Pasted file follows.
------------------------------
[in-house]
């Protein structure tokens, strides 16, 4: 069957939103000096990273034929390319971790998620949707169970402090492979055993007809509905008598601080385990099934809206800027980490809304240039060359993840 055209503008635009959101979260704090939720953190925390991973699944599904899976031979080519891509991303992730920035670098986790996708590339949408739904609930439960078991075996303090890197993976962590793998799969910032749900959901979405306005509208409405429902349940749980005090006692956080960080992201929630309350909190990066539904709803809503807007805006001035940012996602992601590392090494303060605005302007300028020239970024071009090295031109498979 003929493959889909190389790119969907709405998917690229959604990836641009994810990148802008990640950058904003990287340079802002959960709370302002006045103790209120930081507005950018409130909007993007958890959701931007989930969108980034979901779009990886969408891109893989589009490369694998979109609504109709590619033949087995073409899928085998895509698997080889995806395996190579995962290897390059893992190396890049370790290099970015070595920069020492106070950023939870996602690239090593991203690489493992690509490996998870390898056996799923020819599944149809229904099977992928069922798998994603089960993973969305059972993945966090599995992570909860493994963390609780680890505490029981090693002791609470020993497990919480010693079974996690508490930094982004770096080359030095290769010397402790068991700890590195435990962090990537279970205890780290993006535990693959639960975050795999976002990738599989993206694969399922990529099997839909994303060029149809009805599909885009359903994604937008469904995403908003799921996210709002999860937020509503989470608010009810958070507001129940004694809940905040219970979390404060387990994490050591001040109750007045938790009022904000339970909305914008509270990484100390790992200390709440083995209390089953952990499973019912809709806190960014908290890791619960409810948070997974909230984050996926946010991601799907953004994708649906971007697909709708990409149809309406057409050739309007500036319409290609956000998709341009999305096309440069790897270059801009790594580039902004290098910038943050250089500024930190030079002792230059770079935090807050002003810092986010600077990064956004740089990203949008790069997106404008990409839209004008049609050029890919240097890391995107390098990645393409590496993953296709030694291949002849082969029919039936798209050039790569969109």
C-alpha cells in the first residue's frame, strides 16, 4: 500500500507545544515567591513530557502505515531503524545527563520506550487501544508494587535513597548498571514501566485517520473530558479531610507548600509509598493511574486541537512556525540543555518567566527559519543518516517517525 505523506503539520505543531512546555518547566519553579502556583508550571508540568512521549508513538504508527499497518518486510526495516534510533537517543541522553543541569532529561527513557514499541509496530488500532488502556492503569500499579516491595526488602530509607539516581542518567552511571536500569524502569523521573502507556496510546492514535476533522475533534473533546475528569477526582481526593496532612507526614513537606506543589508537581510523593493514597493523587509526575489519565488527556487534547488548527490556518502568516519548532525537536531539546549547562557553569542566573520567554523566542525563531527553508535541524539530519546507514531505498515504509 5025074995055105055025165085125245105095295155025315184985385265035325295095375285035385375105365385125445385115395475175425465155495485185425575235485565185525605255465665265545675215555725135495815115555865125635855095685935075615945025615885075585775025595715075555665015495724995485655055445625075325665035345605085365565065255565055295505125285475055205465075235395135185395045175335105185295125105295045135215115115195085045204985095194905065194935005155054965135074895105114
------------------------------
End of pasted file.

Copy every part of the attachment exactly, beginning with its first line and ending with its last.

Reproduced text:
[in-house]
């Protein structure tokens, strides 16, 4: 069957939103000096990273034929390319971790998620949707169970402090492979055993007809509905008598601080385990099934809206800027980490809304240039060359993840 055209503008635009959101979260704090939720953190925390991973699944599904899976031979080519891509991303992730920035670098986790996708590339949408739904609930439960078991075996303090890197993976962590793998799969910032749900959901979405306005509208409405429902349940749980005090006692956080960080992201929630309350909190990066539904709803809503807007805006001035940012996602992601590392090494303060605005302007300028020239970024071009090295031109498979 003929493959889909190389790119969907709405998917690229959604990836641009994810990148802008990640950058904003990287340079802002959960709370302002006045103790209120930081507005950018409130909007993007958890959701931007989930969108980034979901779009990886969408891109893989589009490369694998979109609504109709590619033949087995073409899928085998895509698997080889995806395996190579995962290897390059893992190396890049370790290099970015070595920069020492106070950023939870996602690239090593991203690489493992690509490996998870390898056996799923020819599944149809229904099977992928069922798998994603089960993973969305059972993945966090599995992570909860493994963390609780680890505490029981090693002791609470020993497990919480010693079974996690508490930094982004770096080359030095290769010397402790068991700890590195435990962090990537279970205890780290993006535990693959639960975050795999976002990738599989993206694969399922990529099997839909994303060029149809009805599909885009359903994604937008469904995403908003799921996210709002999860937020509503989470608010009810958070507001129940004694809940905040219970979390404060387990994490050591001040109750007045938790009022904000339970909305914008509270990484100390790992200390709440083995209390089953952990499973019912809709806190960014908290890791619960409810948070997974909230984050996926946010991601799907953004994708649906971007697909709708990409149809309406057409050739309007500036319409290609956000998709341009999305096309440069790897270059801009790594580039902004290098910038943050250089500024930190030079002792230059770079935090807050002003810092986010600077990064956004740089990203949008790069997106404008990409839209004008049609050029890919240097890391995107390098990645393409590496993953296709030694291949002849082969029919039936798209050039790569969109």
C-alpha cells in the first residue's frame, strides 16, 4: 500500500507545544515567591513530557502505515531503524545527563520506550487501544508494587535513597548498571514501566485517520473530558479531610507548600509509598493511574486541537512556525540543555518567566527559519543518516517517525 505523506503539520505543531512546555518547566519553579502556583508550571508540568512521549508513538504508527499497518518486510526495516534510533537517543541522553543541569532529561527513557514499541509496530488500532488502556492503569500499579516491595526488602530509607539516581542518567552511571536500569524502569523521573502507556496510546492514535476533522475533534473533546475528569477526582481526593496532612507526614513537606506543589508537581510523593493514597493523587509526575489519565488527556487534547488548527490556518502568516519548532525537536531539546549547562557553569542566573520567554523566542525563531527553508535541524539530519546507514531505498515504509 5025074995055105055025165085125245105095295155025315184985385265035325295095375285035385375105365385125445385115395475175425465155495485185425575235485565185525605255465665265545675215555725135495815115555865125635855095685935075615945025615885075585775025595715075555665015495724995485655055445625075325665035345605085365565065255565055295505125285475055205465075235395135185395045175335105185295125105295045135215115115195085045204985095194905065194935005155054965135074895105114